A few hundred people summoned to a “Right to Live” protest march on Friday evening in Helsinki, after the refugee tent had been dismantled to pieces at the Railway Square. The camp had been established in February to send a message to the Finnish government that the deportation of the refugees from Finland needs to stop. “We want the government to bring back the human residents permit or temporary permit which was stopped on May 17, 2016. Since this date, 70 people have been deported,” said Mohammed Jabbar, a protester from Iraq, in an interview for Finland Today in early March.
Jabbar said that all the protesters were from either Iraq or Afghanistan and that the Finnish Immigration Service MIGRI had given a negative asylum result, which meant they were facing imminent deportation. Iraq and Afghanistan are now considered “safe countries,” according to MIGRI.
“Iraq not safe! Stop the deportation!” The shouts echoed in the streets surrounding the Railway Square on Friday evening. Protesters banged drums and waved signs that screamed their core message. “I don’t like this deportation stuff. It’s a shitty thing,” said one of the protesters.” “There are no borders, there is only one Earth,” another protester was quick to add. The demonstrators continued their loud march to the office of the Finnish Immigration Service in the Sörnäinen district.
Earlier in the week on Monday, the police took down the opposing camp “Finland First” by force. In March, the camp organizer, Marco De Wit, said to Finland Today that “we think that after the refugees have received a rejection from the Finnish immigration authority they should return to their countries as the law states.” “We are protesting that the authorities are not enforcing this law and let the refugees stay even after a negative result.”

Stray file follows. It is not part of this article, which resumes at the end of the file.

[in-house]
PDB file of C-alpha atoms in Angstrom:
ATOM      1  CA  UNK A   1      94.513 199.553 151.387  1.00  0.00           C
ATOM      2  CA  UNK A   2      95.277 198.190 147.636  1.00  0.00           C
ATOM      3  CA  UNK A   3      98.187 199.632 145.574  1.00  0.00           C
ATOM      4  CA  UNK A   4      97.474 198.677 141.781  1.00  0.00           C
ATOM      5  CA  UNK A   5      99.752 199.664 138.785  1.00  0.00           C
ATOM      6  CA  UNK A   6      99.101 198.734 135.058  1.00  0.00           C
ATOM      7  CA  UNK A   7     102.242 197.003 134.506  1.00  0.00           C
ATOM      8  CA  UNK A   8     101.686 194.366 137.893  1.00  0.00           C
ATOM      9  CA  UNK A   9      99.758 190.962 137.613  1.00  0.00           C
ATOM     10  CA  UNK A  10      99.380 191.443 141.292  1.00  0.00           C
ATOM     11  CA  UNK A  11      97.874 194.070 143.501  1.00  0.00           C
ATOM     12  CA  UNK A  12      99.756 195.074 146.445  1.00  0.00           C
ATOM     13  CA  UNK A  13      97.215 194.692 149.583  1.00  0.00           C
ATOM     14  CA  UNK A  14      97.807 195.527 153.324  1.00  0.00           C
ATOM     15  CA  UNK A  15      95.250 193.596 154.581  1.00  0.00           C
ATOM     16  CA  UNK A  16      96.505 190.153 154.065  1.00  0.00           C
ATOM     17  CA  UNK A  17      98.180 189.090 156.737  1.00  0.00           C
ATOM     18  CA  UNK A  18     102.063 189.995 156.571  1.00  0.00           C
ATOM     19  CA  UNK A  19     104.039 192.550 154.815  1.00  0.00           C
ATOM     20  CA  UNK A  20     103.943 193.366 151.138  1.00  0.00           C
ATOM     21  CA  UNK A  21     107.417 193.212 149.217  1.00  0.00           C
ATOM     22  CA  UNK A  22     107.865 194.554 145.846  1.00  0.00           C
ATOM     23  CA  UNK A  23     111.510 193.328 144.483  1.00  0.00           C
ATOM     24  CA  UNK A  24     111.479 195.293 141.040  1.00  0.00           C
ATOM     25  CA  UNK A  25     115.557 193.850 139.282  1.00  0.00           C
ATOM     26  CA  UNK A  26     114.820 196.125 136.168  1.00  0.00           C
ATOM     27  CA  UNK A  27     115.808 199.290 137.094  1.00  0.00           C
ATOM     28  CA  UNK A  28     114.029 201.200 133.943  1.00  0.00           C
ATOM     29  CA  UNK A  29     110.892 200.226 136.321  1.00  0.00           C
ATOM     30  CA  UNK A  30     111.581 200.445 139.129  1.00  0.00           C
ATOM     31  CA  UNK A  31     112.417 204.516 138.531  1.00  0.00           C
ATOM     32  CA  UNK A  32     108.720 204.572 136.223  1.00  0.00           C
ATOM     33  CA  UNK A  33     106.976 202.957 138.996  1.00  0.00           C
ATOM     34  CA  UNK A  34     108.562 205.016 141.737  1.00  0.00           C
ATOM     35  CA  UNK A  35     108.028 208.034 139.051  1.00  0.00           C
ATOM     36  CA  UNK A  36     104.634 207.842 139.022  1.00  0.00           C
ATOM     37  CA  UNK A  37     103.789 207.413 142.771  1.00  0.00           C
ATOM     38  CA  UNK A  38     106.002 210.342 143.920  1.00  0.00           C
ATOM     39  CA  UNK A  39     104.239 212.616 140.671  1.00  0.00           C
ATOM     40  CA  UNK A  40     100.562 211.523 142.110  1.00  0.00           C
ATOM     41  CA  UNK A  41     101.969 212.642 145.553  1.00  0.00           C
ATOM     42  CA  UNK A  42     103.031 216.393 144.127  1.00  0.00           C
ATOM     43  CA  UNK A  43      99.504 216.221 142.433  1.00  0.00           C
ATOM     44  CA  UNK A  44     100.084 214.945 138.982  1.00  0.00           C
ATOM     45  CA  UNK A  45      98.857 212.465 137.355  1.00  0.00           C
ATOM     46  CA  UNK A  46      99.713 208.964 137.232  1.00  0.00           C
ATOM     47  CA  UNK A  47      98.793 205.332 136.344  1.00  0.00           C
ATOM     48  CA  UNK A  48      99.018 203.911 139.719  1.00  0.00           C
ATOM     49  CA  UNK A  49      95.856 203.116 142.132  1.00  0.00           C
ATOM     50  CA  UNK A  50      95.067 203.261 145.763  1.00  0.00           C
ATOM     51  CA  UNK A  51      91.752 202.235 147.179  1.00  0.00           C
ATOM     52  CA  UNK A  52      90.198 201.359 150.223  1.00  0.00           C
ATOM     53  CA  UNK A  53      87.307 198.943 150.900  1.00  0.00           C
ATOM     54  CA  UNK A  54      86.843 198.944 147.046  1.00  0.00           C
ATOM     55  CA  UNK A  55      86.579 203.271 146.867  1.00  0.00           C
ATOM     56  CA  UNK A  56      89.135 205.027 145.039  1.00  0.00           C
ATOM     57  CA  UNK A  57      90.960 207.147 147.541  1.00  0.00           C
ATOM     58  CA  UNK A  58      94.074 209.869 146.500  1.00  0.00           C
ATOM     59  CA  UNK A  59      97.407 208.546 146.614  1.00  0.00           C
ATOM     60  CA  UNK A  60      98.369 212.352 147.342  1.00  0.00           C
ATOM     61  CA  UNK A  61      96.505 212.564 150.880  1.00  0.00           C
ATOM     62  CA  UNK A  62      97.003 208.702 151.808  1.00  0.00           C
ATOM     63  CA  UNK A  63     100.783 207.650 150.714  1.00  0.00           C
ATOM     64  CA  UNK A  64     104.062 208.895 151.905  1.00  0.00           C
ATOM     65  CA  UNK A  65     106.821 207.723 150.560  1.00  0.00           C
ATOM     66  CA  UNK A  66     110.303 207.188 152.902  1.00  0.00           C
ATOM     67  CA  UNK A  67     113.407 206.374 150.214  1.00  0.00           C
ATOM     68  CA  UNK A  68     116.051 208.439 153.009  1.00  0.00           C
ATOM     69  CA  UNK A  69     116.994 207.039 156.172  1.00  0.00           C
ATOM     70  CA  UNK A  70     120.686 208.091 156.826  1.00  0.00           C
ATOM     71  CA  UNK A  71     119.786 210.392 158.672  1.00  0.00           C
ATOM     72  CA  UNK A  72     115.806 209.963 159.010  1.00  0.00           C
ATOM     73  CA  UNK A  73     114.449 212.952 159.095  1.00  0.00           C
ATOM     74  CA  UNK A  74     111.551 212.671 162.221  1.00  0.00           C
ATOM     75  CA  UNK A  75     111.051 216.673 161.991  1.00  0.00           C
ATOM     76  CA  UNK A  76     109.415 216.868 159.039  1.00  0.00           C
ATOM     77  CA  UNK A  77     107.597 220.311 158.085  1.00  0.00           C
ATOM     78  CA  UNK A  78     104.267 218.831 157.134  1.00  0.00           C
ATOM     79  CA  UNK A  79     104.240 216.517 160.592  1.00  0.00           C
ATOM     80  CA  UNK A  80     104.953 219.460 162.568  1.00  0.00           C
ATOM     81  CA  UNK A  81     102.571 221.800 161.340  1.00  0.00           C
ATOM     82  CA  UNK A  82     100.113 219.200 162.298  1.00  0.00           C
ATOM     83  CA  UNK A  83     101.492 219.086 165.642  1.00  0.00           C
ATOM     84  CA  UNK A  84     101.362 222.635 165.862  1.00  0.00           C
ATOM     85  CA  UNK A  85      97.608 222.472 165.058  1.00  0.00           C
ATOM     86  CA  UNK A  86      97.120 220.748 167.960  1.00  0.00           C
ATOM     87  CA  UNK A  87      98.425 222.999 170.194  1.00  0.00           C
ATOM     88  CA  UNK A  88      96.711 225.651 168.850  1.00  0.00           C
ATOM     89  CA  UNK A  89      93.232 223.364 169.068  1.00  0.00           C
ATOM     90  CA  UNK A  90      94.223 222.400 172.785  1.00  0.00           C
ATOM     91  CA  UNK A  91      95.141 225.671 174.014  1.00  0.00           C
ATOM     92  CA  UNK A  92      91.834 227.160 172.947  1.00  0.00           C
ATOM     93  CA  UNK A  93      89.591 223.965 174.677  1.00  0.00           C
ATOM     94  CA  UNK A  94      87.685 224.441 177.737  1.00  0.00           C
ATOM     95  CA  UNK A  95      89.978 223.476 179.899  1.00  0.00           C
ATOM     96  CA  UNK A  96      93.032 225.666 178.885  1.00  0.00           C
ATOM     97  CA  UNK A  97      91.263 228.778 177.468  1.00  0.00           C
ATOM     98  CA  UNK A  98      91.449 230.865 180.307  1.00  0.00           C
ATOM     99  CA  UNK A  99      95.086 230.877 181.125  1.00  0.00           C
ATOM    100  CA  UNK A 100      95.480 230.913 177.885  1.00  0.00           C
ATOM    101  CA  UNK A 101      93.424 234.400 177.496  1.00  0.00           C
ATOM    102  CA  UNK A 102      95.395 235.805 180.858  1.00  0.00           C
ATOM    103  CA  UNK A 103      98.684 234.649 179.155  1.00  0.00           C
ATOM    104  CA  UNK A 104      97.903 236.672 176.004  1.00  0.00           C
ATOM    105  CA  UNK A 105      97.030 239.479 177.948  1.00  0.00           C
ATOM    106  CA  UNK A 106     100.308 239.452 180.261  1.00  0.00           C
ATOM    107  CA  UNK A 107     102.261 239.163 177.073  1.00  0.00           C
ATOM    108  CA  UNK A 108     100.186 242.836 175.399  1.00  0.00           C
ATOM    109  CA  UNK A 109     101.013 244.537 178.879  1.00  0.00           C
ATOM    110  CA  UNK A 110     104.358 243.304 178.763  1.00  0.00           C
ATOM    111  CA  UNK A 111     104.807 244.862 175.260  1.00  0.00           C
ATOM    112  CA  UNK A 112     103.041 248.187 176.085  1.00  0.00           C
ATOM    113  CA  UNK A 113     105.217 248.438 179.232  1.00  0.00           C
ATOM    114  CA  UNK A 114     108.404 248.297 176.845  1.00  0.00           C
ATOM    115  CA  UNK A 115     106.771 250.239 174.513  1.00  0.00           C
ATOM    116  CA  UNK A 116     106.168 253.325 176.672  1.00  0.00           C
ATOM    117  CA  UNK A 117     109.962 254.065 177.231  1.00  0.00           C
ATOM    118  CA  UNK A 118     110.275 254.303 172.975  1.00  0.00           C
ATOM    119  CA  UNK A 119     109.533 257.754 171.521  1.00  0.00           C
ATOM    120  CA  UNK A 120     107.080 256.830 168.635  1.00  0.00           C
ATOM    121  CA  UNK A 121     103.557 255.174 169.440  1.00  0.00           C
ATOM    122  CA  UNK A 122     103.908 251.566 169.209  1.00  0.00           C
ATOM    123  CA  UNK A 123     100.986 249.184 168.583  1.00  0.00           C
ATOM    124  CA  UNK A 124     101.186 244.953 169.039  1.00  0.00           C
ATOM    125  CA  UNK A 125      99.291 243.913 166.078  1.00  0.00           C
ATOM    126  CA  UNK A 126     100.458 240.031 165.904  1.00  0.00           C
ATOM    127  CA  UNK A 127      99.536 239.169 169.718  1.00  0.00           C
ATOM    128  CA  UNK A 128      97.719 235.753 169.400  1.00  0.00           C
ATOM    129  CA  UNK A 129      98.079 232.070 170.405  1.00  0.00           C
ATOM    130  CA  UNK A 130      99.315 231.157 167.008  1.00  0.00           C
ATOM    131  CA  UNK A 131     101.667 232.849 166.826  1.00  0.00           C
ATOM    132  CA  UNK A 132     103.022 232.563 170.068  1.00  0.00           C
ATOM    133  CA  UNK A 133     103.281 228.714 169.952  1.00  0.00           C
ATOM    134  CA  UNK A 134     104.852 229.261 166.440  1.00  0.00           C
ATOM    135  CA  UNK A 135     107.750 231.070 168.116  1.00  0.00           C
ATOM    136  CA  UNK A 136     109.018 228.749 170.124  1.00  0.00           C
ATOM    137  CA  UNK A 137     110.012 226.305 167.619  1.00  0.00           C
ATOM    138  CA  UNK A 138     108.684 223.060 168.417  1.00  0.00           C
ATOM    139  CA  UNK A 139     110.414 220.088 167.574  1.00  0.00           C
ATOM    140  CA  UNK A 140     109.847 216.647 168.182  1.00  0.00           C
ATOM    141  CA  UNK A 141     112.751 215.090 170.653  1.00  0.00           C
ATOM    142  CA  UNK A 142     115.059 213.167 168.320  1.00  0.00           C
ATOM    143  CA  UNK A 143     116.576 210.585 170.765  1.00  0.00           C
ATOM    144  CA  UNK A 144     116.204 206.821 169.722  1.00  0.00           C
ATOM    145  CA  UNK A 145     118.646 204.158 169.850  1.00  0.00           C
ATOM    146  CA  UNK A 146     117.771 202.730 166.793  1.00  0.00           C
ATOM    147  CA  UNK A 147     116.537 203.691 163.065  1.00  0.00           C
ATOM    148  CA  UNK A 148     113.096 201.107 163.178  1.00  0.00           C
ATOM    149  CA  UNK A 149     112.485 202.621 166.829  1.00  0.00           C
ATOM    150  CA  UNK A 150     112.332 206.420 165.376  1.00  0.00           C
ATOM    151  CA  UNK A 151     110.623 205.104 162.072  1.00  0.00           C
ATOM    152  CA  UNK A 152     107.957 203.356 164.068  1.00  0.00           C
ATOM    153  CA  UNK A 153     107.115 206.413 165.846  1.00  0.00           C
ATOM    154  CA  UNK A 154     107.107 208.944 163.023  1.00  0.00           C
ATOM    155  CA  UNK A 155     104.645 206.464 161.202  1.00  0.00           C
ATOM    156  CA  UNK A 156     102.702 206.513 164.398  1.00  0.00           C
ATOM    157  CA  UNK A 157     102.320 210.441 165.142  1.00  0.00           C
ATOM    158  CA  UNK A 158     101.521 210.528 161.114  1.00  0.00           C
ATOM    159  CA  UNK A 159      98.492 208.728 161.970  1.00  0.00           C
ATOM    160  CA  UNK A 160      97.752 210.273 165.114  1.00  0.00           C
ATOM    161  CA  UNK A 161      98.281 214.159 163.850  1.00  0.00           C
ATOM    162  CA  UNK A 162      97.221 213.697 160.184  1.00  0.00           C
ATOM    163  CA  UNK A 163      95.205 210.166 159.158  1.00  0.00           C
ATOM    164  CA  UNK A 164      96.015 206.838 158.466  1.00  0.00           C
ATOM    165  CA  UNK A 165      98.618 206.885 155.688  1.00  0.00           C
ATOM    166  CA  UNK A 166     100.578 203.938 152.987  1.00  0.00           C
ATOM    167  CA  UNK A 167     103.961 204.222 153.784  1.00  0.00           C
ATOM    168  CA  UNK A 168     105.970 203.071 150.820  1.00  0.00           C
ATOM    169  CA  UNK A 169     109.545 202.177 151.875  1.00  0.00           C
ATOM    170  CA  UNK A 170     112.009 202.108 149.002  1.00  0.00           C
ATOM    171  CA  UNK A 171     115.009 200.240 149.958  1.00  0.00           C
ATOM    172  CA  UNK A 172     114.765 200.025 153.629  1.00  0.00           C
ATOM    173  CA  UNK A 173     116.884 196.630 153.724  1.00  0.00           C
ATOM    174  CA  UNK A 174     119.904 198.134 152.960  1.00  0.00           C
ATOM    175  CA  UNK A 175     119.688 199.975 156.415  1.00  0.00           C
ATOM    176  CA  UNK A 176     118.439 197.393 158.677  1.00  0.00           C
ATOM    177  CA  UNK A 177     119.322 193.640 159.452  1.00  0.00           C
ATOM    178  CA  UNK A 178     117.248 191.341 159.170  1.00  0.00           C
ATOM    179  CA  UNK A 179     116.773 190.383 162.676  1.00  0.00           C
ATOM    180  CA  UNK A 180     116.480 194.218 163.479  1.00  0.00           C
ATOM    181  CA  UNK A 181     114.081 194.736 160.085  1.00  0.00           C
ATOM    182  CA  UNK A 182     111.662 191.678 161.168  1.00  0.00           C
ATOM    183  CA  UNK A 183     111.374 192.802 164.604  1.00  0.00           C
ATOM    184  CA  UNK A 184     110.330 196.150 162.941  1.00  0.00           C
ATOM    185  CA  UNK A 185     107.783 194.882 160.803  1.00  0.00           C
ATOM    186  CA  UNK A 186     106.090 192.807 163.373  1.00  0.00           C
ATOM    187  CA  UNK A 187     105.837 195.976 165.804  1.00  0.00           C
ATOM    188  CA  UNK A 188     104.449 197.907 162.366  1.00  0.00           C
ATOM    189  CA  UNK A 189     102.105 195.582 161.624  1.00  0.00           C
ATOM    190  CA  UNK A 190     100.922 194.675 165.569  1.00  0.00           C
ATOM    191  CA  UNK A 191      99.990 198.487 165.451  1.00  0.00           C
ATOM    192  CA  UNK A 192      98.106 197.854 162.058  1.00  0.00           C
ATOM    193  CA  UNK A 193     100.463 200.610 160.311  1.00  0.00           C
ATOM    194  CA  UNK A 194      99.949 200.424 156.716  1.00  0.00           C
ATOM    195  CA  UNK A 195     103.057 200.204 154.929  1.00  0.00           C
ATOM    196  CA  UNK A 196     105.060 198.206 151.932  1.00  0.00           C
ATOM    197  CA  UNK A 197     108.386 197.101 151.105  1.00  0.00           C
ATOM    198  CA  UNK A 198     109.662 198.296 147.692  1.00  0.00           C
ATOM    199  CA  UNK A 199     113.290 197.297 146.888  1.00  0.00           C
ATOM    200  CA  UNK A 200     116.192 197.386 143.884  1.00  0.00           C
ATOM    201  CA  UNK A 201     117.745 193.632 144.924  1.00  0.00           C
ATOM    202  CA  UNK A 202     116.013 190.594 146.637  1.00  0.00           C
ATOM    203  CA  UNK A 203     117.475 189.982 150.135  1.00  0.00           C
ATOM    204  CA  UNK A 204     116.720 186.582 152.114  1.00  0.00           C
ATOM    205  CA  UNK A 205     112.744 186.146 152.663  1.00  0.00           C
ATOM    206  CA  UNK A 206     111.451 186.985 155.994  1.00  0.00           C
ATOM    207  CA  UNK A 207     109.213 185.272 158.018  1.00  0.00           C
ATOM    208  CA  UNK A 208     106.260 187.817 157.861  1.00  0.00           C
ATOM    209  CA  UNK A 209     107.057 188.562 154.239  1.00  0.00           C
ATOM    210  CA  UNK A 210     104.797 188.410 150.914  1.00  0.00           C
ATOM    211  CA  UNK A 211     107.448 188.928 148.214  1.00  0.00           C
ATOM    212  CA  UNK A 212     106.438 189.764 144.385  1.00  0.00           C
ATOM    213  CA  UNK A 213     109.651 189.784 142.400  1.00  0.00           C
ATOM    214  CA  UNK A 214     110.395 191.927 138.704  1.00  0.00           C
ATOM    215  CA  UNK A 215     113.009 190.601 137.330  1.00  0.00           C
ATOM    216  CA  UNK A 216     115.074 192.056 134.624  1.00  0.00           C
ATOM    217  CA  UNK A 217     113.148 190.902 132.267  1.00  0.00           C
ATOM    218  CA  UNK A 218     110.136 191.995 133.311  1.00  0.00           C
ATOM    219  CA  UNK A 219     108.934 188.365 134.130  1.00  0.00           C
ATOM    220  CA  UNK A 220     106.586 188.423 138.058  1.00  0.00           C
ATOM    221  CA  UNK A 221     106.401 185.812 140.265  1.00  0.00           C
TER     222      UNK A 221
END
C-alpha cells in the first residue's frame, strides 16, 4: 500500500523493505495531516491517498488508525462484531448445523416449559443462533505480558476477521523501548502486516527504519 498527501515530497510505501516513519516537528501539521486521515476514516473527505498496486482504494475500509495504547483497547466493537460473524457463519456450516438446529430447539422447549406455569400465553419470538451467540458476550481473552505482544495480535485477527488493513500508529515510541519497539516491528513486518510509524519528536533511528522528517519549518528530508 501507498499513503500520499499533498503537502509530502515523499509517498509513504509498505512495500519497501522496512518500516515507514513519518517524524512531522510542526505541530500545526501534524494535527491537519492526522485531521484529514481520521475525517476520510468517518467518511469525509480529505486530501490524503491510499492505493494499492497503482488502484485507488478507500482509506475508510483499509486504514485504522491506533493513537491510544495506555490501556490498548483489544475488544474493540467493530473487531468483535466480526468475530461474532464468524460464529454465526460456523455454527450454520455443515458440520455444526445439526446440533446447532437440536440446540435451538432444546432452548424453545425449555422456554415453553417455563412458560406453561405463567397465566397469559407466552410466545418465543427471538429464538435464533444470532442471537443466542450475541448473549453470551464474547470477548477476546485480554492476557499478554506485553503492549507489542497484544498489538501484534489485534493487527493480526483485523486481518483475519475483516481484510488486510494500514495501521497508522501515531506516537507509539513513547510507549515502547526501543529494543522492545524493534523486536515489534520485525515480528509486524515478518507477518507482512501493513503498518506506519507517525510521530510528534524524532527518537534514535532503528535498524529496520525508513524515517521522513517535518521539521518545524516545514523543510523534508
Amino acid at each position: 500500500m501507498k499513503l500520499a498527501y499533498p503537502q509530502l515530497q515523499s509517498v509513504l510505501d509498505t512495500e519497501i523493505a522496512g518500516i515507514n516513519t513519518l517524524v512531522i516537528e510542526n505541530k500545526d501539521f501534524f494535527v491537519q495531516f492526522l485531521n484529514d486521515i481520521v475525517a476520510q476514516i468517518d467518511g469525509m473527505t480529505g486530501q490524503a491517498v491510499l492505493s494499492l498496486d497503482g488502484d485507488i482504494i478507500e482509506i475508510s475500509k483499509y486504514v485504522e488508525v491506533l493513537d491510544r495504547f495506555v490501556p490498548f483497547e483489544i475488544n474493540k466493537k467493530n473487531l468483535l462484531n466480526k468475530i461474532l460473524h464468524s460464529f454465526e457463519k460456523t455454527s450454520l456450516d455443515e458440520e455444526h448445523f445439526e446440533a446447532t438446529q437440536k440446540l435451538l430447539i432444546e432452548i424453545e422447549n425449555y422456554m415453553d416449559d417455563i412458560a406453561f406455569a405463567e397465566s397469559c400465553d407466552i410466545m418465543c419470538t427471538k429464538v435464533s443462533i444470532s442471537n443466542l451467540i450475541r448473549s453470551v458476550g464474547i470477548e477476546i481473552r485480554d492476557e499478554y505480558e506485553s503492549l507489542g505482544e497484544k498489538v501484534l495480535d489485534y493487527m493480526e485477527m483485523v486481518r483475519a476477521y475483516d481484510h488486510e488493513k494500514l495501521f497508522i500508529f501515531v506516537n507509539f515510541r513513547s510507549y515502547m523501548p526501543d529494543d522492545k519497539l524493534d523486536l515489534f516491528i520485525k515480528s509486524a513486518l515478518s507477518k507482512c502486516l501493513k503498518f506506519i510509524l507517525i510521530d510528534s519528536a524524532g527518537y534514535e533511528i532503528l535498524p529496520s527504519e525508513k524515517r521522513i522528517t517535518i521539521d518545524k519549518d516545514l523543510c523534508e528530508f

Last Monday, at 18:00, seven police vehicles arrived at the Railway Square to check whether the tent had been taken down as ordered. It was still standing.
About 10 to 15 “Finland First” demonstrators were also still standing in the square, some dressed in camouflage pants and wearing bomber jackets. A large crowd was observing and laughing when the protesters refused to take their tent down. The protesters shouted insults to the police. In result, the police caught four of the “Finland First” demonstrators, including the camp organizer, Mr De Wit.
The police had ordered the protesters to dismantle the camp because of disturbance and due to a risk to the public safety. In result, the police ordered the refugee camp to be dismantled as well, in order to improve the public safety at the Railway Square.
Additional sources: HS